Joo's photography encompasses documentary, landscape, and portraiture. He is best known for his solo exhibition Harry Holt Memorial Orphanage in 1966 (figs. 1–3), which dealt with the contemporary social issue of war orphans after the Korean War (1950–53) in a series of fifty-one photographs. War orphans had begun to receive attention as subjects in 1950s realist photography but had never been the focus of an entire photo-essay. Addressing a single theme in an essayistic series, Joo's exhibition was an unprecedented photographic event in Korea. Joo's empathetic approach to the subject substantiated the still-persistent trauma of the war in Korean society and sparked heated debates on this critical, unresolved issue. It drew a large amount of media attention, and stories on the topic ran in several daily newspapers. In 1969 the exhibition formed the basis for a book, Mixed Names, which featured ninety-five of Joo's photos.3

Joo continued his photographic career as a photojournalist in a newsmagazine, Monthly Joongang (Wolgan Joongang), from 1968 until 1973, for which he developed several documentary photography projects: the series Korean Family (Hangugui gajok, 1971–72) (figs. 4 and 5), Motherland of Poems (Myeongsiui gohyang, 1968–69), and Others' Land in Korea (Hangugui ibang, 1968–69), which included the subjects of China Town in Incheon, the camp towns of the US military bases, and the villages of shamans (figs. 6 and 7).4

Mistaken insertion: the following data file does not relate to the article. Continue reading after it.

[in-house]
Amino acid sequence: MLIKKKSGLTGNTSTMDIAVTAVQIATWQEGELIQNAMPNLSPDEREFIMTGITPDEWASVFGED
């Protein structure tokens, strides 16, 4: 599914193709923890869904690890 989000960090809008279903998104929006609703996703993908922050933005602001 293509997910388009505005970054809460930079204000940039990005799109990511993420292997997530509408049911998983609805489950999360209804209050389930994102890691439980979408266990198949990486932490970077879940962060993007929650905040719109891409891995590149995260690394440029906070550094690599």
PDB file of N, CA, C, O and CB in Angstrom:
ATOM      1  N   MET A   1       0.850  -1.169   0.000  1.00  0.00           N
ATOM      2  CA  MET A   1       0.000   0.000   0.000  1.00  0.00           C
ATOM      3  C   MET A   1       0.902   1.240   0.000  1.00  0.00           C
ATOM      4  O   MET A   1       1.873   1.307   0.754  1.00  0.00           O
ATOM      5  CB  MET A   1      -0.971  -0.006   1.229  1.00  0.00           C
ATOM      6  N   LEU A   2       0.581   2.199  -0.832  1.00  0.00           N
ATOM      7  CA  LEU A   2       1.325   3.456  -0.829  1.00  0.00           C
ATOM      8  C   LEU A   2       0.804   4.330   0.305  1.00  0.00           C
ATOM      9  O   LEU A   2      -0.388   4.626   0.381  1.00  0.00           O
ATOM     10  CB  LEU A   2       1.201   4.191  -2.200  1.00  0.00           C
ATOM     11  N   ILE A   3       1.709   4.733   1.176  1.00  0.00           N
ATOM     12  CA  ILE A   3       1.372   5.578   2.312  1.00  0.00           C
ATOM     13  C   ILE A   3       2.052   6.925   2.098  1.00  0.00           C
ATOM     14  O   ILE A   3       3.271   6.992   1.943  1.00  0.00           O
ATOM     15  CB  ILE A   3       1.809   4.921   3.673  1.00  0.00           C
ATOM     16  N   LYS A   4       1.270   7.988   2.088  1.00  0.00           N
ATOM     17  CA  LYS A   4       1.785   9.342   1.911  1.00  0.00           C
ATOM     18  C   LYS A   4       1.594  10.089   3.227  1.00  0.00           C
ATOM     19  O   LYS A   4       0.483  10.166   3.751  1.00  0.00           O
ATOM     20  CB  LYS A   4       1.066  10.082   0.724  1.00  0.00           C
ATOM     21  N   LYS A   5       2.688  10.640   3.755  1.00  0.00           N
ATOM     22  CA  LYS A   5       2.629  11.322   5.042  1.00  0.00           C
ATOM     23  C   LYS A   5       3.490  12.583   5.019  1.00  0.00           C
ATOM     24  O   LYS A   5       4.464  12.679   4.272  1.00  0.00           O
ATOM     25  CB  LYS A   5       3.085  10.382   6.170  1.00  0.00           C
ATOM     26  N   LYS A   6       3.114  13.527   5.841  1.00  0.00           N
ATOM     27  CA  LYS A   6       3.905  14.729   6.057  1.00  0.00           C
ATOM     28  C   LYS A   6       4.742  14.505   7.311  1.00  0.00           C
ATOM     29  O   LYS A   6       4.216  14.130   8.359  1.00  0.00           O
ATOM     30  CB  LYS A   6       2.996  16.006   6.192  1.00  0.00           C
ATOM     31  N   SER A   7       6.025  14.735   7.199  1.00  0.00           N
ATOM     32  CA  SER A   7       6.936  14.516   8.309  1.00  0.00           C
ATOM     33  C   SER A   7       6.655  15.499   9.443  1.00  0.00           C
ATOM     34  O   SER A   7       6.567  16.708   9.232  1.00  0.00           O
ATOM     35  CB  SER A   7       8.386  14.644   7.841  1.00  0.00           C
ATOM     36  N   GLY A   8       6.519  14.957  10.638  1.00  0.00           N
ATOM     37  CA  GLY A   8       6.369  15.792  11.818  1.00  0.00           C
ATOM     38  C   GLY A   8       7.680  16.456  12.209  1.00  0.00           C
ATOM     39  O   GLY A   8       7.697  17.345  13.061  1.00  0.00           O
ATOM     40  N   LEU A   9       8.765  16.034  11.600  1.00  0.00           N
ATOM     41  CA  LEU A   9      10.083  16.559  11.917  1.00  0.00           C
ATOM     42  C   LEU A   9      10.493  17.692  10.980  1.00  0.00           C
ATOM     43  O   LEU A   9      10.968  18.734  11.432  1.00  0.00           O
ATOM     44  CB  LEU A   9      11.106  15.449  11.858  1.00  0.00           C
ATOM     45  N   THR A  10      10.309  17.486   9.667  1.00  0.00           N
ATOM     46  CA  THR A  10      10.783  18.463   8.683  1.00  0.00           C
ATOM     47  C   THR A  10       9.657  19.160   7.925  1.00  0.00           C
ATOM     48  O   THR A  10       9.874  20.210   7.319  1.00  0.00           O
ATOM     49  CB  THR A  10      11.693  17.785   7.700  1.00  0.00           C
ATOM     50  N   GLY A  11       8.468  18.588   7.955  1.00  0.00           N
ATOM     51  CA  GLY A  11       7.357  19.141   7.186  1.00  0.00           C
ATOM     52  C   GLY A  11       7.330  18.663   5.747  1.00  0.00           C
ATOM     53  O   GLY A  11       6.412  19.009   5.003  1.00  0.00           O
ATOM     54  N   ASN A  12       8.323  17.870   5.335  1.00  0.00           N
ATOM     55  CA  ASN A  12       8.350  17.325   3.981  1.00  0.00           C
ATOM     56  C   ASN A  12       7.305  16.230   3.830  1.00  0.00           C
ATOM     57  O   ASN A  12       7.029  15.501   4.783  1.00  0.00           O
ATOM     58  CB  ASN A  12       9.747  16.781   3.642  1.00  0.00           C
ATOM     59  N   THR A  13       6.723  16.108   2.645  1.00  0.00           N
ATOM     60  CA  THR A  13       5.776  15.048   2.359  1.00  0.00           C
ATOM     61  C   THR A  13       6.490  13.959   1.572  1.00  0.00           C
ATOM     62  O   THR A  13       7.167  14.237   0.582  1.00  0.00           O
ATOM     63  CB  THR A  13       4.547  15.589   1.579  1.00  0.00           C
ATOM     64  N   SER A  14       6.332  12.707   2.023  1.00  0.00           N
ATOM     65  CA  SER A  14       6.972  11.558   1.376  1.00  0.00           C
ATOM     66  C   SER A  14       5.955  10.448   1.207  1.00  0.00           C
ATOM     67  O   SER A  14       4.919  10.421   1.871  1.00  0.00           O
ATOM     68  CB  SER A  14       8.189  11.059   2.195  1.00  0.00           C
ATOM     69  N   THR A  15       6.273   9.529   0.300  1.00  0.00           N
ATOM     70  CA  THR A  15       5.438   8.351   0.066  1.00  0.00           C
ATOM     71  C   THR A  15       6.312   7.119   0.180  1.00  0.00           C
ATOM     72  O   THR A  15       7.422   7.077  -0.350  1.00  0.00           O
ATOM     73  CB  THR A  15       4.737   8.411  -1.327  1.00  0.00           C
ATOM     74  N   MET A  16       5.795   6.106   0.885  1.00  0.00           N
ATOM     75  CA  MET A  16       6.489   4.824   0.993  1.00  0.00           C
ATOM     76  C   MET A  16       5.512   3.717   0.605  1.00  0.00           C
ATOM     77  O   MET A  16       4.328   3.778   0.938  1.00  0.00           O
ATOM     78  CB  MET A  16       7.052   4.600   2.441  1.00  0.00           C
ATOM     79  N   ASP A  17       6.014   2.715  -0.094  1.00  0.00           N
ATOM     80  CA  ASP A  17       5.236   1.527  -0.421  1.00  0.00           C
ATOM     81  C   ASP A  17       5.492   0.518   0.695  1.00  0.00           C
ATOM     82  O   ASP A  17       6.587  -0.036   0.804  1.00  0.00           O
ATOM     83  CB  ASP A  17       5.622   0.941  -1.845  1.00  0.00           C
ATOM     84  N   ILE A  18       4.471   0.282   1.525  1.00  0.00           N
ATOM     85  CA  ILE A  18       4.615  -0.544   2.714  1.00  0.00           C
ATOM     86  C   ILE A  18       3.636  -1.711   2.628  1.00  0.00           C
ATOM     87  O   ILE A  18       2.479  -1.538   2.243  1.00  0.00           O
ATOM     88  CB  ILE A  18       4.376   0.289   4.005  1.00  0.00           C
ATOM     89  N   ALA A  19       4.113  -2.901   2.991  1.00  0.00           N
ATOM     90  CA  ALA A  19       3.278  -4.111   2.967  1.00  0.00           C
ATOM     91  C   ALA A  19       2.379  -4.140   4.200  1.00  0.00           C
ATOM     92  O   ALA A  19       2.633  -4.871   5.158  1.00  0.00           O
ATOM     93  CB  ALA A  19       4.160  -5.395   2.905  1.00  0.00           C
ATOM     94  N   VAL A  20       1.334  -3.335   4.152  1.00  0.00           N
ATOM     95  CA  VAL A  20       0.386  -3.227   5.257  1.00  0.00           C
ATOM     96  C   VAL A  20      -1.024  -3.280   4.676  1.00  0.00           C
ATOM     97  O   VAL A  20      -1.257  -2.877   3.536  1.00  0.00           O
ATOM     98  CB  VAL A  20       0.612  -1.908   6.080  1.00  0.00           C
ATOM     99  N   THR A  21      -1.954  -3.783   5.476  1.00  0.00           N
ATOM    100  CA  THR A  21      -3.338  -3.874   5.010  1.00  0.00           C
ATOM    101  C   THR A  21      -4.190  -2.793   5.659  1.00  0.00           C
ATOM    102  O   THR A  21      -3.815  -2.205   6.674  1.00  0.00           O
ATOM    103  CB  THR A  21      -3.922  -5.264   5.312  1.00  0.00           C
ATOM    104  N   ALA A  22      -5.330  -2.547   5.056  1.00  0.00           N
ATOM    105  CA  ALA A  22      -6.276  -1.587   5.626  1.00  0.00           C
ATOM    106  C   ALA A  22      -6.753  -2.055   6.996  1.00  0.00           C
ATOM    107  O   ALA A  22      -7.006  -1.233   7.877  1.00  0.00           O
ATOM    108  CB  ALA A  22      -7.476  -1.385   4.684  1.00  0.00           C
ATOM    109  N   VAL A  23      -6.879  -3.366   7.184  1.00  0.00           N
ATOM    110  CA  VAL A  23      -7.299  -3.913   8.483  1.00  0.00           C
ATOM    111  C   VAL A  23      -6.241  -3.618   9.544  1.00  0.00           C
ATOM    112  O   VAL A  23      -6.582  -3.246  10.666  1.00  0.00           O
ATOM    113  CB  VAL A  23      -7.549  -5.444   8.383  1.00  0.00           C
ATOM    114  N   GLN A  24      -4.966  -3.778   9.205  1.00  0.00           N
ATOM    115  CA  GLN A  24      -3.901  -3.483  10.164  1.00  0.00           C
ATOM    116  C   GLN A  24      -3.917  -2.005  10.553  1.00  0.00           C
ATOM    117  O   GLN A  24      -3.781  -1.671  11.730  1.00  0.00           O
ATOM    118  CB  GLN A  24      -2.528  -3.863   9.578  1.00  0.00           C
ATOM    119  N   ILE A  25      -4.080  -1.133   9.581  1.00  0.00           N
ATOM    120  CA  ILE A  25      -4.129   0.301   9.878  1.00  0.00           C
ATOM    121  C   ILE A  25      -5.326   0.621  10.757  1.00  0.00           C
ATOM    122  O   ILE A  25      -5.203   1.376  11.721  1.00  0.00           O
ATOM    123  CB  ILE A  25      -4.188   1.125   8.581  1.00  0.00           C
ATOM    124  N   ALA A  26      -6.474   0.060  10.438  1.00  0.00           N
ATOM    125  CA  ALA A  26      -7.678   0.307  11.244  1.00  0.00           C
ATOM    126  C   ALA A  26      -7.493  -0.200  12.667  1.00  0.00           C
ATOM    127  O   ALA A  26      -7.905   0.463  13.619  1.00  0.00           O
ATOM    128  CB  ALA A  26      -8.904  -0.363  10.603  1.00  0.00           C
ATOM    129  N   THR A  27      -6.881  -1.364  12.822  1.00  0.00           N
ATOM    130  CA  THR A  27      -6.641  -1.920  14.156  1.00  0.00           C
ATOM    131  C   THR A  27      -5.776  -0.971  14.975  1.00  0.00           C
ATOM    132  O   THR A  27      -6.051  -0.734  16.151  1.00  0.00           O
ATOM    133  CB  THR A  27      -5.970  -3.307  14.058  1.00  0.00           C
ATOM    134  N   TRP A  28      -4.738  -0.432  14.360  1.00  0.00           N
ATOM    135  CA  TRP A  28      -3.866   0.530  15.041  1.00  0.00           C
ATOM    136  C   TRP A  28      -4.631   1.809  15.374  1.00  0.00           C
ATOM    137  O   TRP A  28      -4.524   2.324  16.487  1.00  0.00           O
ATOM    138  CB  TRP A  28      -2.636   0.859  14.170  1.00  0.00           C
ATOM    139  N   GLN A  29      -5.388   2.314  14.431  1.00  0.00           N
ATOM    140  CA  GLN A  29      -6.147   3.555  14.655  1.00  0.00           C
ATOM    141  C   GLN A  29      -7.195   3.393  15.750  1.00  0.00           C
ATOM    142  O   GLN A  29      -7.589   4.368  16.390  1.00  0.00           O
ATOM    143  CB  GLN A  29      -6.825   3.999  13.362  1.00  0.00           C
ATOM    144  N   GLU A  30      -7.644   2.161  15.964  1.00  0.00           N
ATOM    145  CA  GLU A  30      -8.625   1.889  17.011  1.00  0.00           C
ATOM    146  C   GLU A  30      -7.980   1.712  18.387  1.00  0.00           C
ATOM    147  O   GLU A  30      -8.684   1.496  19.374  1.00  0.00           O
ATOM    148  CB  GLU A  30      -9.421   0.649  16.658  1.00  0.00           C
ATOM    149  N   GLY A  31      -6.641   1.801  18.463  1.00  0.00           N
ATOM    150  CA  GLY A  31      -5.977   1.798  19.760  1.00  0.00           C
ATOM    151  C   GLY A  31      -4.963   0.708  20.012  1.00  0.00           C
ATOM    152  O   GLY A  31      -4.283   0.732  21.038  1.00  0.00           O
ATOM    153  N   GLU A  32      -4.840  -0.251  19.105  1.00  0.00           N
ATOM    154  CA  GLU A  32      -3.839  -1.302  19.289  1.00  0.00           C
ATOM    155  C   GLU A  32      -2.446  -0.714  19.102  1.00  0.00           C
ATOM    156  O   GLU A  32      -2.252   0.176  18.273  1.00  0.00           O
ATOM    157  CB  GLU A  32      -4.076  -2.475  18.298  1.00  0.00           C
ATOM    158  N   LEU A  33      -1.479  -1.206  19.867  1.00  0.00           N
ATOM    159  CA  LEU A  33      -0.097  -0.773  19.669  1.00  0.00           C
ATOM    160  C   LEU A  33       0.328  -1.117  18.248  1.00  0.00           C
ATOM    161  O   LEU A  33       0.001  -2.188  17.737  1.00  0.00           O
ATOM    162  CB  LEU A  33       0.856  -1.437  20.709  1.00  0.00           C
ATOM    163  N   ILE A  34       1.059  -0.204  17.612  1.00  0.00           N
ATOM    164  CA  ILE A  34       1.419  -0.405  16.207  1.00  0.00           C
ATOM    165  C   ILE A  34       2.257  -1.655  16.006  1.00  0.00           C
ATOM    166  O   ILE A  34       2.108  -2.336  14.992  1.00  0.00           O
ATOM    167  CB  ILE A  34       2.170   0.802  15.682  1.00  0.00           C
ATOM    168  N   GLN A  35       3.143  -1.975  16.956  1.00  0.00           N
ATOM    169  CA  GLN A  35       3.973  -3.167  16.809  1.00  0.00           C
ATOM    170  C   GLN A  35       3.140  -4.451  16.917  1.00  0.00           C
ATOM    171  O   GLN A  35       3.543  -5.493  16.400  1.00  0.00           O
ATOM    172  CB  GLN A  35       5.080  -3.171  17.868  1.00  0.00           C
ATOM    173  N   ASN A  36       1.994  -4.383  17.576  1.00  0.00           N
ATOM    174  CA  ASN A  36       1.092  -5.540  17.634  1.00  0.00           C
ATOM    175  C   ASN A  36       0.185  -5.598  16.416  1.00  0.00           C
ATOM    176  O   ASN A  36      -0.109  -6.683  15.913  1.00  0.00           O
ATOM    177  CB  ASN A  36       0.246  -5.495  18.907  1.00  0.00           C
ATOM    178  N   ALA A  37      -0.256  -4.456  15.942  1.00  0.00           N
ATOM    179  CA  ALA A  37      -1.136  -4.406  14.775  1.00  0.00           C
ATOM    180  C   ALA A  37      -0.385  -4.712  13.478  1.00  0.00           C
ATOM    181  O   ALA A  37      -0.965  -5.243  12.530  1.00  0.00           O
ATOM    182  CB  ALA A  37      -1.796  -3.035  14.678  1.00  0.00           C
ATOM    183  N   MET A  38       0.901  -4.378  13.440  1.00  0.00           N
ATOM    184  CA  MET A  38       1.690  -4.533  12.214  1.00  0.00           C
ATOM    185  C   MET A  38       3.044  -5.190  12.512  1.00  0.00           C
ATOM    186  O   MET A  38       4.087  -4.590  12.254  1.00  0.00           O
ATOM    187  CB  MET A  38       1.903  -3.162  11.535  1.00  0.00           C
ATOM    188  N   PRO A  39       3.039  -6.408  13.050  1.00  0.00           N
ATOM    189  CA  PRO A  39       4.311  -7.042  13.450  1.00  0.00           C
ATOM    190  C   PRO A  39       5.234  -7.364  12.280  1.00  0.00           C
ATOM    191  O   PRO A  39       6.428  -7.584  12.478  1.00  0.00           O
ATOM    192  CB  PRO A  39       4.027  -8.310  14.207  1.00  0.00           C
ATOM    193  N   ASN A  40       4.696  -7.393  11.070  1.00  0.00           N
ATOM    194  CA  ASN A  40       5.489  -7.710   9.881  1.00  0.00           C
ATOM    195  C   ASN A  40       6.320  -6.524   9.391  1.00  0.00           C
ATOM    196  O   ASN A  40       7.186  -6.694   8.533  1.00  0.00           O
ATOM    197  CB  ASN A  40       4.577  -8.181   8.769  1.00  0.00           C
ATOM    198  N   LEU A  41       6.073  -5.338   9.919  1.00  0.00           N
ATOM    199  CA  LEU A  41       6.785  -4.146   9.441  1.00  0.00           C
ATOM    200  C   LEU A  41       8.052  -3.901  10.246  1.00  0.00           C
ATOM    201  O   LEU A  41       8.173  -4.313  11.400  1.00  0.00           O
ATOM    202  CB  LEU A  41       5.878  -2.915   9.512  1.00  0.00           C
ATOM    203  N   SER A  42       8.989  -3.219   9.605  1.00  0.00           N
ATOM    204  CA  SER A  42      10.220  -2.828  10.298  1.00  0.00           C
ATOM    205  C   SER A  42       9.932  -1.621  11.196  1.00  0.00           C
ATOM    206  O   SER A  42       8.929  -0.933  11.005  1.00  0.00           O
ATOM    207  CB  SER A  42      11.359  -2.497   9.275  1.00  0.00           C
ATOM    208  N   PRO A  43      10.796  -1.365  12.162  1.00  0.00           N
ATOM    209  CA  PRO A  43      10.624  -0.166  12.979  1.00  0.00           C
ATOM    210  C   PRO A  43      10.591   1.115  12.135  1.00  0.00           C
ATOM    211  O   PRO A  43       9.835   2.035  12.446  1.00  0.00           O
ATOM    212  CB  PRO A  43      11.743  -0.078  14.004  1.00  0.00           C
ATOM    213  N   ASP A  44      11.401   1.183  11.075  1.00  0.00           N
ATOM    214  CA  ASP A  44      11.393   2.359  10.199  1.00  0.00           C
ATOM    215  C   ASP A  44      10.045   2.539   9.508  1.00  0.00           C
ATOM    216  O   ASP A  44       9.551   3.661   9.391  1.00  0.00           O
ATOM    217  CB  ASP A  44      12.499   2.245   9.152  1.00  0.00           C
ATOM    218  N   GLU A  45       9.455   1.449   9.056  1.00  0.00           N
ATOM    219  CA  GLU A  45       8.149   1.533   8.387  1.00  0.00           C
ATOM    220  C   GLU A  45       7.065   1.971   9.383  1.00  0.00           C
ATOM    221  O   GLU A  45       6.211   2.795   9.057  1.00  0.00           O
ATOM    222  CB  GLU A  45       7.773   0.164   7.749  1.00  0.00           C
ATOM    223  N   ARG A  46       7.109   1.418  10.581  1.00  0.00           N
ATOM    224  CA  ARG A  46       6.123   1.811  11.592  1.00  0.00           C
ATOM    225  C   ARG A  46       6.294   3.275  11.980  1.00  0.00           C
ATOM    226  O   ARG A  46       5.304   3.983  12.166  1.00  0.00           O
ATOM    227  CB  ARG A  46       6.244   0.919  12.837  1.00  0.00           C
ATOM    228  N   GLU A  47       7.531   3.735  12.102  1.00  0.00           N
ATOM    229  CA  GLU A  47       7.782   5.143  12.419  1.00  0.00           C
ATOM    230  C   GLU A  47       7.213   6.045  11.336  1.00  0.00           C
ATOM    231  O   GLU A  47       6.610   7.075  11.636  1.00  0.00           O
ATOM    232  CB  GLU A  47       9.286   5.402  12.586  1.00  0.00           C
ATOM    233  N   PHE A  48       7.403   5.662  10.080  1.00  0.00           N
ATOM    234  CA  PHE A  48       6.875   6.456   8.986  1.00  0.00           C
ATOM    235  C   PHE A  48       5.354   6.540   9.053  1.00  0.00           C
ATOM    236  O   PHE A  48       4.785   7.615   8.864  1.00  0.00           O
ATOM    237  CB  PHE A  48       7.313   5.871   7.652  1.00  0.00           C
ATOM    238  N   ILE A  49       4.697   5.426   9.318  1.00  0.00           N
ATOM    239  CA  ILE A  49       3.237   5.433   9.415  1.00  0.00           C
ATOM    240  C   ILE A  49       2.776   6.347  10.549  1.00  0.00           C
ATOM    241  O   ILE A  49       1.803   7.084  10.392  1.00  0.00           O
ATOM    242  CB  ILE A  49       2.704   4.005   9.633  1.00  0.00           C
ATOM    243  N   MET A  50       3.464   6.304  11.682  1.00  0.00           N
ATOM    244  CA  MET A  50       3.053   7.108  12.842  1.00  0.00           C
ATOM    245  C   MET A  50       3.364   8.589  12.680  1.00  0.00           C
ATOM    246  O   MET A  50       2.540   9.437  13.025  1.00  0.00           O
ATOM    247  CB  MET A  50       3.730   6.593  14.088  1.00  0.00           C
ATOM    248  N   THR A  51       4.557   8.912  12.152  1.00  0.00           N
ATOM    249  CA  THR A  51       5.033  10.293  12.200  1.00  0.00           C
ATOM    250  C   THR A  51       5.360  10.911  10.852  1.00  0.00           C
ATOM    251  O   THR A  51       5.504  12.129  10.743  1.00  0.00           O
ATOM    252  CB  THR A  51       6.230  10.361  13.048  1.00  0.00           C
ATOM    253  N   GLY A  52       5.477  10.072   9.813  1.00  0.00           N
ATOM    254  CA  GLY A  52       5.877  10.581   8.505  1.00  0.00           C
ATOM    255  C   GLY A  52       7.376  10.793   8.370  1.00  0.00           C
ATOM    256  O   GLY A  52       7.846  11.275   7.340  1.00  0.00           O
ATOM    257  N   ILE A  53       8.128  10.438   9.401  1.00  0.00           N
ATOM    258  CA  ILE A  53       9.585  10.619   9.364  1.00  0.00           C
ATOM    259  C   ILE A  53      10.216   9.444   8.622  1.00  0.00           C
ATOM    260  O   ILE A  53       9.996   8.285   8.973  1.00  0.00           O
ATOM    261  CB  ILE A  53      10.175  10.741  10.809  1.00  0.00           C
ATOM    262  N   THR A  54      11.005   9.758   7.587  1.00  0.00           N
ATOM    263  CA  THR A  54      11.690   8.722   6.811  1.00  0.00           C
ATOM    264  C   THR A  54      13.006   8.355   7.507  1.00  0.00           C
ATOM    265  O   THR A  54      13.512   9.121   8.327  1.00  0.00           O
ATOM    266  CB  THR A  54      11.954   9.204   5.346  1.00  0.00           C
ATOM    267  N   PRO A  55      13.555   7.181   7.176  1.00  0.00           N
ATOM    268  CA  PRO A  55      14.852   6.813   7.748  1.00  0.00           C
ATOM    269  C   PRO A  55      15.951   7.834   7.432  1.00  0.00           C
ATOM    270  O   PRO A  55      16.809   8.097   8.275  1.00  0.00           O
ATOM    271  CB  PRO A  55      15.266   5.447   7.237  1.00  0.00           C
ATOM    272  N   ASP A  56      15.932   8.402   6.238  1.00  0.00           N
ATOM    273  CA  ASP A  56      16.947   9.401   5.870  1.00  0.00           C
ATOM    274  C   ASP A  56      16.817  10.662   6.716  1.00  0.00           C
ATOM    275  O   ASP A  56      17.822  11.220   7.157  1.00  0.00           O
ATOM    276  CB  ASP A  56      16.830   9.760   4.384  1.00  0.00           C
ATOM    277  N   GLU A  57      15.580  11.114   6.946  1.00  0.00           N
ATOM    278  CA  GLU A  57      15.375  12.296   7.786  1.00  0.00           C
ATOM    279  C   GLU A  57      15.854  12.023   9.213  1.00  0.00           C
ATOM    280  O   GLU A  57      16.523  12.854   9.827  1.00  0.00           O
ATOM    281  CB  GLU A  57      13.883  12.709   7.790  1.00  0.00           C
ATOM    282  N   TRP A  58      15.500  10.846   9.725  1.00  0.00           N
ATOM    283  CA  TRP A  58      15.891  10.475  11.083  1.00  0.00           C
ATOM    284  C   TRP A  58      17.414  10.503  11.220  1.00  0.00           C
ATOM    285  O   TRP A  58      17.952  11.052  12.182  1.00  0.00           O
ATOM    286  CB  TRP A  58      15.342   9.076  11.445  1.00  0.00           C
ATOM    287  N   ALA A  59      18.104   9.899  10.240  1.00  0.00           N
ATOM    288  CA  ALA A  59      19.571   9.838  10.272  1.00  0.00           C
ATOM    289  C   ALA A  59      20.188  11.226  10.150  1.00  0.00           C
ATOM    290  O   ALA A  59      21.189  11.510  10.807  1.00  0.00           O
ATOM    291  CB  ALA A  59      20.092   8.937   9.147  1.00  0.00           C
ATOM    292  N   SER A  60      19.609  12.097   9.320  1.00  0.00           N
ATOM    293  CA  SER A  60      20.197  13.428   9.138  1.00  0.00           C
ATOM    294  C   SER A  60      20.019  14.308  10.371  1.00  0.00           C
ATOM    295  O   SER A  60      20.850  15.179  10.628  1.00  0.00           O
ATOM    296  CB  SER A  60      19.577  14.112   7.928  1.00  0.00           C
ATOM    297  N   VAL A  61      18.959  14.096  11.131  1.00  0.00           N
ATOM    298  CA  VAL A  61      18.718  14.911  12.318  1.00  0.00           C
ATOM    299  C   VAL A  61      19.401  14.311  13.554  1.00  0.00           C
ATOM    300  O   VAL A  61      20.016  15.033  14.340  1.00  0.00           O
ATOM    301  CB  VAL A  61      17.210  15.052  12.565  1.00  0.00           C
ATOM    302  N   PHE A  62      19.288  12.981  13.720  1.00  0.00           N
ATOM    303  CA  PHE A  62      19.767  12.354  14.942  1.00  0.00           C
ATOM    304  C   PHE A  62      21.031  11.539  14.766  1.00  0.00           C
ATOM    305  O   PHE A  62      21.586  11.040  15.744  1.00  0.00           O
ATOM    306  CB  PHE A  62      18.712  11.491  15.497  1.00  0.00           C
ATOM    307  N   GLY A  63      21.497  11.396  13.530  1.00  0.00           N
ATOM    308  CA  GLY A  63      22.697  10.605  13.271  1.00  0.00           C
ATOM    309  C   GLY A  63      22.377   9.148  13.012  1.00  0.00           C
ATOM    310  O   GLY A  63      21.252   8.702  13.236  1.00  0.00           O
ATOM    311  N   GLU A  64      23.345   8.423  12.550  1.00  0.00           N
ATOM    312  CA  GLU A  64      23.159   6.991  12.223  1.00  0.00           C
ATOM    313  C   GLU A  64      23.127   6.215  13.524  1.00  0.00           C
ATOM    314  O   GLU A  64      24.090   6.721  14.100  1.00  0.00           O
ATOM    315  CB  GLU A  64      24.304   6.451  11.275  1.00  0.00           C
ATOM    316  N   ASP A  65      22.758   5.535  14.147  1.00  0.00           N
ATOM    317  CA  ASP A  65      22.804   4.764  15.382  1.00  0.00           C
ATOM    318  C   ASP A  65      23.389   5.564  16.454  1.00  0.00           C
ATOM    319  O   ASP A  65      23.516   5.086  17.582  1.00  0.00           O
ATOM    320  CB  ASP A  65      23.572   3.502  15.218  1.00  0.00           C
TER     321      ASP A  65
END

After resigning from Wolgan Joongang, Joo remained active as a documentary photographer. He published several photography collections that show epitomic views of the history and cultural legacies of Korea (figs. 8 and 9). Those include Korean Totem Pole (Hangugui jangseung, 1976), Korean House 1: Gangneung (Hangugui minga gangneung seongyojang, 1980), Korean House 2: Jeongeup (Hangugui minga 2: Jeongeup gimssijip, 1980), Fort Suwon (Suwonseong, 1981), Buddhist Monk Seongcheol (Seongcheol keun seunim, 1993), and Korean Pagoda (Hangugui tap, 2005) among others.

Korean totem poles functioned as the demarcation of the villages or as the object of worship associated with traditional Korean beliefs. Located in the province of Gyeonggi-do twenty miles away from Seoul, Fort Suwon, also called Suwon Hwaseong, was constructed in the late eighteenth century (fig. 10). The fortress consists of the architectural structures of gates, walls, palaces, and towers, and the beauty of the traditional architecture stands out in Joo's photographs. He also insistently captured the historic traces of the Seon (Zen) Buddhist tradition that imbued the Korean pagodas, Buddhist wall paintings, and the most eminent Zen master Seongcheol (1912–93) in his everyday life.